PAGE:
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Sizable shelter funding gap between projected costs and Mass. House lawmakers' proposed budget

Massachusetts House Speaker Ronald Mariano and Ways and Means Chairman Aaron Michlewitz (right) brief the press on House leadership's fiscal 2025 budget bill, April 10, 2024.
Sam Doran
Massachusetts House Speaker Ronald Mariano and Ways and Means Chairman Aaron Michlewitz (right) brief the press on House leadership's fiscal 2025 budget bill, April 10, 2024.

It’s Patriot's Day, and Boston Marathon Monday. The greater Boston area is set to get about a $200 million economic boost from the annual event, according to the student newspaper at Boston University.

Of course, we should note that this is one event that is not legal to bet on in Massachusetts. Chris Lisinski, a reporter at the State House News Service says he cheers runners on.

Chris Lisinski, SHNS: I live close enough to the marathon route that I am very much going to be looking forward to popping down there and offering some good cheer.

Carrie Healy, NEPM: Oh, cool. Hey, speaking of the economy, Massachusetts House leaders unveiled their proposed $57.9 billion state budget for fiscal 2025. In it, is $500 million to fund the state's emergency shelter system. That's not a number I recall being mentioned before. What are lawmakers saying?

Right. This is a combination of two funding streams that the House is pursuing.

It's level funding $325 million through the regular line item for the emergency shelter system, the same as the current fiscal year budget, plus another $175 million that would be drawn down from a state savings account built up in past years with some surplus money and some federal aid.

As you mentioned, this is not anywhere close to what the Healey administration projects will be needed.

The administration has put a figure north of $900 million on the likely spend in fiscal 2025 on shelters, but House Democrats say that they don't want to go along with that number, because it's so far down the horizon that they don't actually know what the spend is going to be. They don't know how many people are going to continue to come to Massachusetts seeking shelter, how long they're going to be staying in shelters, as there's debate ongoing about capping time limits.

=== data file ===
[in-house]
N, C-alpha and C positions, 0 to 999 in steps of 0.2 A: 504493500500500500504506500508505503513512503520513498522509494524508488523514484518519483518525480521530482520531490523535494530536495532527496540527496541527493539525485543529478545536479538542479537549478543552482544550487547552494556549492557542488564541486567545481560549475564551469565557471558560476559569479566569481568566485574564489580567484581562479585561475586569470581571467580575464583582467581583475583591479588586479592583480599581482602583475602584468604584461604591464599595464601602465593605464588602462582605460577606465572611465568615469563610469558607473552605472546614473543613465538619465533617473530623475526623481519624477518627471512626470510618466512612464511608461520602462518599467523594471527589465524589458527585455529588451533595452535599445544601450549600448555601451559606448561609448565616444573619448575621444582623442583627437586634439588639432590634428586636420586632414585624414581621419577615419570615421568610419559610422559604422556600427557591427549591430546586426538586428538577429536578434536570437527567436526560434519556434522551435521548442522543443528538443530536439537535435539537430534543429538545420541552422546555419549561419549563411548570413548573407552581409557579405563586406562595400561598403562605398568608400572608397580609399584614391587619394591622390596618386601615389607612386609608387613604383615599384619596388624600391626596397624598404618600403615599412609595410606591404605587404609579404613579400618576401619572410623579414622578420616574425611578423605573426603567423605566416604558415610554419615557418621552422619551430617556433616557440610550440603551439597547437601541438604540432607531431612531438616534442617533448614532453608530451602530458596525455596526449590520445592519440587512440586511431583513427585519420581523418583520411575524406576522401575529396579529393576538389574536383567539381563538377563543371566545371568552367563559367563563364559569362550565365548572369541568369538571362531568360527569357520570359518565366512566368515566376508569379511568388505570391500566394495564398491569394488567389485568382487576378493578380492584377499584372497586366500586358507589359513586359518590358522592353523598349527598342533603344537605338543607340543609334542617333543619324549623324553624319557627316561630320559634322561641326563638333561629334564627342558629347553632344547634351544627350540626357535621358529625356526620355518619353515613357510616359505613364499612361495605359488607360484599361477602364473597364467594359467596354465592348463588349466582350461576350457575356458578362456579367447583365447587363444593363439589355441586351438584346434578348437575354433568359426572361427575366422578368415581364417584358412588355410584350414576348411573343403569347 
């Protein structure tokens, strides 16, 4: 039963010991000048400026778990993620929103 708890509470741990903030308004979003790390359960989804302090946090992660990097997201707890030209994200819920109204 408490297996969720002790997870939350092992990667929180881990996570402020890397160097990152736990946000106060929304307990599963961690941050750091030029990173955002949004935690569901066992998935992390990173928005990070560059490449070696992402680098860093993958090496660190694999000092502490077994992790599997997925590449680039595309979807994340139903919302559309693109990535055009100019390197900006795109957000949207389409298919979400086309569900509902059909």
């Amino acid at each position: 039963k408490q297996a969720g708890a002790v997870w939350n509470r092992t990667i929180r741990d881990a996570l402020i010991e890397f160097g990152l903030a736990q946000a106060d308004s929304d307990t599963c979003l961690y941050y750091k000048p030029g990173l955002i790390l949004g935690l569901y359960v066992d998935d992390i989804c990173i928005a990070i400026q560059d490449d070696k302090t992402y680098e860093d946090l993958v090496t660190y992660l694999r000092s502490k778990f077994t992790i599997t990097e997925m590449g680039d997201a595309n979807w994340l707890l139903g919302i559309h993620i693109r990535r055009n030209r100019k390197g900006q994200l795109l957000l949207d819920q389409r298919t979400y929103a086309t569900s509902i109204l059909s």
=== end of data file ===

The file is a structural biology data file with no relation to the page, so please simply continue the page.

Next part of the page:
And so, we'll have to wait and see what the Senate comes up with, too?

Yes, of course. The Senate will not roll out its own annual budget until May, so there's still a month or so of waiting there, and keep in mind, we're still not sure what lawmakers are going to do about a fiscal 2024 funding injection for the shelter system.

Chris, I noticed another item in there. The House invests half as much money for snow and ice removal as called for in Governor Maura Healey's budget. Is it often that we see Massachusetts lawmakers banking on a warming climate to keep major snow removal and ice storm cleanup costs at bay?

No, I don't think there's too much climate change thought baked into that figure. I read it much more as lawmakers seeing this as an account that they could underfund to help free up some money elsewhere in the budget, given the tight fiscal circumstances, and they can always come back next winter and approve additional money in a midyear spending bill, should the need arise.

In western Mass, where school districts are finalizing their budgets, one business and finance professional in the Pittsfield Public Schools has found a technical error in a state formula, and there, an undercount of 11 low income students is sending more than $2 million back to that district. The Berkshire Eagle reports this undercount represents about 1500 low-income students across the state. Chris, doesn’t this means the legislature will need to adjust that budget item?

Apparently, according to the Eagle's reporting, and what's really interesting here is the first that I heard of it was in this story in the Berkshire Eagle. Legislative leaders, to my knowledge, have not been out in front and clear about this apparent error in the formula.

We do know that the House's budget would fund another year of the Student Opportunity Act and add a $37 million supplement to push the minimum aid per pupil up to $104 for districts.

But, you know, in terms of changing the formula to better count low income students, there's been pretty much silence up on Beacon Hill.

Finally Chris, a new police superintendent, was sworn in in Springfield last week. Lawrence Akers is less than a year away from the mandatory retirement age of 65, so a home rule petition seeking to allow Akers to serve past his 65th birthday was filed and is still pending before the legislature.

The bill was forwarded to the Joint Committee on Public Service about a month ago, and it's now mid-April. Should Springfield be concerned that this bill hasn't gotten scheduled for a hearing yet?

I don't think Springfield should be concerned that it hasn't gotten scheduled for a hearing. I think this is something that will get done eventually. It doesn't strike me as particularly likely that the Legislature will never touch this again. But their typical pattern of work is to wait until the very last minute, so it might just sit in limbo until one day Legislative leaders decide, "okay, it's finally time. Let's take care of that Springfield police issue and get it across the finish line."

And last minute would be sometime in July?

Sometime in July, maybe sometime in December. Really, anything is possible at this point.

Carrie Healy hosts the local broadcast of "Morning Edition" at NEPM. She also hosts the station’s weekly government and politics segment “Beacon Hill In 5” for broadcast radio and podcast syndication.
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